Mr. KERRY . Mr. President, today the Senate will vote on H.R. 774, the Women's Business Center Amendments Act of 1999. This bill will make small but important changes to the Women's Business Center program. First, similar to the bill that Senator CLELAND and I introduced last Congress, it will raise the authorization for the centers from $8 million to $11 million. Secondly, the bill changes the matching requirements for centers; instead of raising two non-Federal dollars for every Federal dollar in the third, fourth and fifth years, centers will only be required to raise one non-Federal dollar for every one Federal dollar. I support this bill, thought I would prefer that the authorization and funding were increased to $12 million to make it consistent with the legislation our Committee passed last year. This program has been very successful in helping women start and grow businesses and it deserves generous funding.

Women-owned businesses are increasing in number, range, diversity and earning power. They constitute more than one-third of the 20 million small businesses in the United States, and account for some $3 trillion in annual revenues to the economy. Addressing the special needs of women-owned businesses serves not only entrepreneurs, but also the economic strength of this nation as a whole.

This bill further ensures that new and potential women business owners, who otherwise might be excluded from the economic mainstream of society, are afforded every opportunity to succeed through the Small Business Administration's Women's Business Centers program.

Centers are faced with the challenging task of teaching business basics and providing practical support and realistic encouragement. Massachusetts has an excellent example of a Women's Business Center--the Center for Women & Enterprise (CWE) in Boston. Andrea Silbert is a tireless executive director who effectively raises money, forges partnerships and designs thorough training and mentoring programs to help women entrepreneurs. When CWE trains an entrepreneur, she leans how to approach a lender for a loan, learns how to manage her business, and gains an understanding of the hows and whys of marketing. Nationwide, women should have access to this type of quality, comprehensive training.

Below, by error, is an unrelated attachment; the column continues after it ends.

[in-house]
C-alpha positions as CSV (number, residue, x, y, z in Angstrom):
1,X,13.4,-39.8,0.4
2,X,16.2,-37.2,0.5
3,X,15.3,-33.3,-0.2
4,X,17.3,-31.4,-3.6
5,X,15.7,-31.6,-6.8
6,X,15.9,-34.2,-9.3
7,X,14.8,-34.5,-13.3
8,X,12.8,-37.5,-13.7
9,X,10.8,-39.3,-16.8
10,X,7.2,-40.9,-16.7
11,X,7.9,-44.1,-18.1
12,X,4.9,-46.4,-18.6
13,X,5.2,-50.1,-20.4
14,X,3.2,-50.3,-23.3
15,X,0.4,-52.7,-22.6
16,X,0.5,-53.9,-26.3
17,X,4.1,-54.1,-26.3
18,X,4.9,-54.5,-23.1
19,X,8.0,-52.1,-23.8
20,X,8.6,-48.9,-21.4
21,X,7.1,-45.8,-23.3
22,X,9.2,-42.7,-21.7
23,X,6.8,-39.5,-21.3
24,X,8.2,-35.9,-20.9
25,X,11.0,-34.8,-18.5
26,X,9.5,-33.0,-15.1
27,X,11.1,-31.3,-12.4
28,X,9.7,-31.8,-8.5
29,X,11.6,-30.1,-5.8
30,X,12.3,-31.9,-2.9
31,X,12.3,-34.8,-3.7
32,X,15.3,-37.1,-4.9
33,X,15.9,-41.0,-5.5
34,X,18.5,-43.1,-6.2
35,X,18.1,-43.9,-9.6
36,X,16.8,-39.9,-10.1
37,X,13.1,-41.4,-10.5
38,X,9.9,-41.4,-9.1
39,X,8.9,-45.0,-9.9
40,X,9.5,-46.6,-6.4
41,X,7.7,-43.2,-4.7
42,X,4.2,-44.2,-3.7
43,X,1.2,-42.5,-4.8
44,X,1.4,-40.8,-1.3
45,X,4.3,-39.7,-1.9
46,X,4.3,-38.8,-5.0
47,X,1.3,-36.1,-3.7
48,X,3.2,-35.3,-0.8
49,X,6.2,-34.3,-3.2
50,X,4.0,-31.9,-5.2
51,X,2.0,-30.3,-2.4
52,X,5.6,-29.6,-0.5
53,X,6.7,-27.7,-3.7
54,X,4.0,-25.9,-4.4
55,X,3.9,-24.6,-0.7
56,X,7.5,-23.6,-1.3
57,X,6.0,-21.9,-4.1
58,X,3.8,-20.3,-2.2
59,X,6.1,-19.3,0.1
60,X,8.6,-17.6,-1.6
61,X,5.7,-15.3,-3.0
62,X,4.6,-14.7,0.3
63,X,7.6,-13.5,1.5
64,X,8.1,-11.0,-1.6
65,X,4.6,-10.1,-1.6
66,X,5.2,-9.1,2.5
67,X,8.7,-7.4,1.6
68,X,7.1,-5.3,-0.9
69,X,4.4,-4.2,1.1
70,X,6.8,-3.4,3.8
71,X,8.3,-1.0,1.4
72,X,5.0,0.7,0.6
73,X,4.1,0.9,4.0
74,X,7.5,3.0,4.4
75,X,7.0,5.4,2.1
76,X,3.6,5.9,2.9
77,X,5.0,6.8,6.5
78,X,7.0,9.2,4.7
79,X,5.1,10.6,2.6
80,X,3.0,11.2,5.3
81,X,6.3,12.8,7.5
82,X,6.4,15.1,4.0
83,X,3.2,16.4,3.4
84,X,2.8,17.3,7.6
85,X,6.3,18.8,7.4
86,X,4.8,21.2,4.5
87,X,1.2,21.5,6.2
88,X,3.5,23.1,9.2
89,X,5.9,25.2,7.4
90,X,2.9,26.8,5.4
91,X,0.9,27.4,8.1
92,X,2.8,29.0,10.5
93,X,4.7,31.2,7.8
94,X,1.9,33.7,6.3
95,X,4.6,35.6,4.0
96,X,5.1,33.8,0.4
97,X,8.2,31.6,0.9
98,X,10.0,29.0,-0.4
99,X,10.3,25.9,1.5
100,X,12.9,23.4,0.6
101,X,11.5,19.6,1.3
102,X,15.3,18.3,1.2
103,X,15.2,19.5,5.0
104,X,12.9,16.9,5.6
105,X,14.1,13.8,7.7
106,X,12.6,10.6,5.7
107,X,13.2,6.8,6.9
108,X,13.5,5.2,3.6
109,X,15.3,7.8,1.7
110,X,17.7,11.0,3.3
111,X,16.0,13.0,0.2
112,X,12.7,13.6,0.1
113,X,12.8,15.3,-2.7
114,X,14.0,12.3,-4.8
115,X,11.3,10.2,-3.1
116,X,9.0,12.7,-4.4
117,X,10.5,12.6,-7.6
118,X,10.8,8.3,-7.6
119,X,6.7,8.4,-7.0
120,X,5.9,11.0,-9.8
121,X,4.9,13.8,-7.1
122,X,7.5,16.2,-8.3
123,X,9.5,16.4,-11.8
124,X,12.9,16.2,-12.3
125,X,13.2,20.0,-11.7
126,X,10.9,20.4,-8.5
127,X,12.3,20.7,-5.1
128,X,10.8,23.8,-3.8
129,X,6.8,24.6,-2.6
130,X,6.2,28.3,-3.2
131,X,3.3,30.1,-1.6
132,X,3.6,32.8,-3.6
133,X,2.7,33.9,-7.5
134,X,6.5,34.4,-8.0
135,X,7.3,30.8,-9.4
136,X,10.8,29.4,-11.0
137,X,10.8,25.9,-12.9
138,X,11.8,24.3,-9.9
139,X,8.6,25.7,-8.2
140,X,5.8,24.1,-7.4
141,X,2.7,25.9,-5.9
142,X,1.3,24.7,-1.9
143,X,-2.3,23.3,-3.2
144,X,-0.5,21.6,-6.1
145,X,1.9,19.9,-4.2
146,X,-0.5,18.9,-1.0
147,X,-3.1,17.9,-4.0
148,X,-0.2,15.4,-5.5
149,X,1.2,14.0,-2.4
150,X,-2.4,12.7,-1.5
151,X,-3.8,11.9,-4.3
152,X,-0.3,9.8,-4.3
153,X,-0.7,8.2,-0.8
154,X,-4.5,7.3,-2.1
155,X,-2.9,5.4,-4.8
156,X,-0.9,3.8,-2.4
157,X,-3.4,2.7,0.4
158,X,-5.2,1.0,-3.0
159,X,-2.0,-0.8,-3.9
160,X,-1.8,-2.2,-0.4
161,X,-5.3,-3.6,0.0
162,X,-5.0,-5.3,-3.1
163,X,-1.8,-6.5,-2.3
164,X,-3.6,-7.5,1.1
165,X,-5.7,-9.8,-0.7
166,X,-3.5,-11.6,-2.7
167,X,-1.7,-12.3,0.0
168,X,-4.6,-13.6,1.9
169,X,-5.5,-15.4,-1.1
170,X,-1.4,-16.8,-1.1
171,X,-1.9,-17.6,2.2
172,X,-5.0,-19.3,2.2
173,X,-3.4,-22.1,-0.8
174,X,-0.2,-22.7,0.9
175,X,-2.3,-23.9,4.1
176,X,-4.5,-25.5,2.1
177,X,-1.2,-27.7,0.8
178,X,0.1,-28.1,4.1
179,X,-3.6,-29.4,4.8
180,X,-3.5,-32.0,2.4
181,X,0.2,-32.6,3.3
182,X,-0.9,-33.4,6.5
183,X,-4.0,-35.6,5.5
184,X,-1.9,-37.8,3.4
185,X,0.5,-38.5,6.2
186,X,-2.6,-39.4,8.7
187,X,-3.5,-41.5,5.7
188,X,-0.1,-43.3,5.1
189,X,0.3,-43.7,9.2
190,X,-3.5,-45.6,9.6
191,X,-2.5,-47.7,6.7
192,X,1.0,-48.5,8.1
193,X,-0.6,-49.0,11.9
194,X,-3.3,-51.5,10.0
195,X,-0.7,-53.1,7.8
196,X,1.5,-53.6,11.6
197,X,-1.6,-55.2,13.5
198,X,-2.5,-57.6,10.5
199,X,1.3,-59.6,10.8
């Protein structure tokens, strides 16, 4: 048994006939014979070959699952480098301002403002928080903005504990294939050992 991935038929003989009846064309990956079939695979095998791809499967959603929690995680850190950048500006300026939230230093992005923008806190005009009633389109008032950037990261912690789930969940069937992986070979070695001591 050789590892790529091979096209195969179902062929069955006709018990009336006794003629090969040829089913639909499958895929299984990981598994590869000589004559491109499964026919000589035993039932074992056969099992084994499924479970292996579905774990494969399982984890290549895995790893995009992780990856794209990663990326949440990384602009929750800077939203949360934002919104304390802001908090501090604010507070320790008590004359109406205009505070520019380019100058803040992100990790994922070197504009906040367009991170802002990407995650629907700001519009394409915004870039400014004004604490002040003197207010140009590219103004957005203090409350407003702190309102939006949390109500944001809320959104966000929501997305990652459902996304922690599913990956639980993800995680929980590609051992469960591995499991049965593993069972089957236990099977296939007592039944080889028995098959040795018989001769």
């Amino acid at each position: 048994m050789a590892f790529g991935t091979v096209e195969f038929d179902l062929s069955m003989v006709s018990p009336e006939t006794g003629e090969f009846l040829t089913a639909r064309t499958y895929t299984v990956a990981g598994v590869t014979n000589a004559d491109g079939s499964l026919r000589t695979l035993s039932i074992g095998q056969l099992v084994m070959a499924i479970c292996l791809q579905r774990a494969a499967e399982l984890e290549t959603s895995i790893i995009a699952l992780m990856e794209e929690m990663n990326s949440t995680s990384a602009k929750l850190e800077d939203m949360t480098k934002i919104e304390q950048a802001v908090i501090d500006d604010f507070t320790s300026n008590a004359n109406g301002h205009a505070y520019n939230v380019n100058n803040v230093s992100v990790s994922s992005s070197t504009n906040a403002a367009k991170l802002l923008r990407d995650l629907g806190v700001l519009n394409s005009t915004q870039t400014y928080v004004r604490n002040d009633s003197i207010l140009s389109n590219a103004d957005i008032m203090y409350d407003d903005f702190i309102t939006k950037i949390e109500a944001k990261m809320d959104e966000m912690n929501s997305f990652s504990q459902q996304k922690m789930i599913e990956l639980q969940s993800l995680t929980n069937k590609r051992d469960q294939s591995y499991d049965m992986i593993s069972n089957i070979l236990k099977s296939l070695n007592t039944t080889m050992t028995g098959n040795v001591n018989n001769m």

It is clear that the centers are having a positive social and economic impact on the lives of many women and the communities which they serve. New clients continue to be racially and ethnically diverse: Some 40 percent are members of minority groups. About half are married, and half are single, widowed, divorced, or separated.

While this bill addresses some important issues, I am concerned about the unresolved problem of sustainability. How can established, effective centers that are at the end of the five-year Federal funding cycle continue to provide the same quality of services without the Federal contribution? It's their bread and butter, and it's indispensable leverage that helps centers raise the obligatory matching funding.

Agnes Noonan, executive director of the Women's Economic Self-Sufficiency Team (WESST corp.) in New Mexico recently reinforced this point when she testified before the Senate Committee on Small Business. With an 89 percent growth in the number of women-owned businesses over the last decade and a 161 percent increase in revenues, it is sound economic policy for the Federal government to support programs which facilitate the training and development of women business owners. It follows that we would be wise to safeguard the investment that has been made to date in the infrastructure of women's business centers around the country.

I believe we should find a fair way to let these centers recompete for the base funding. And we should do it this calendar year, before it's too late and the centers have lost their Federal funding and are out of business. I will be introducing a bill to allow Women's Business Centers to recompete for Federal funding in mid-April, when we return from the Easter recess. I hope that my colleagues with strong Women's Business Centers in their states will join me in sponsoring recompetition legislation.

Mr. President, I thank my colleagues for their continuing efforts to expand policies that allow women entrepreneurs to grow and thrive.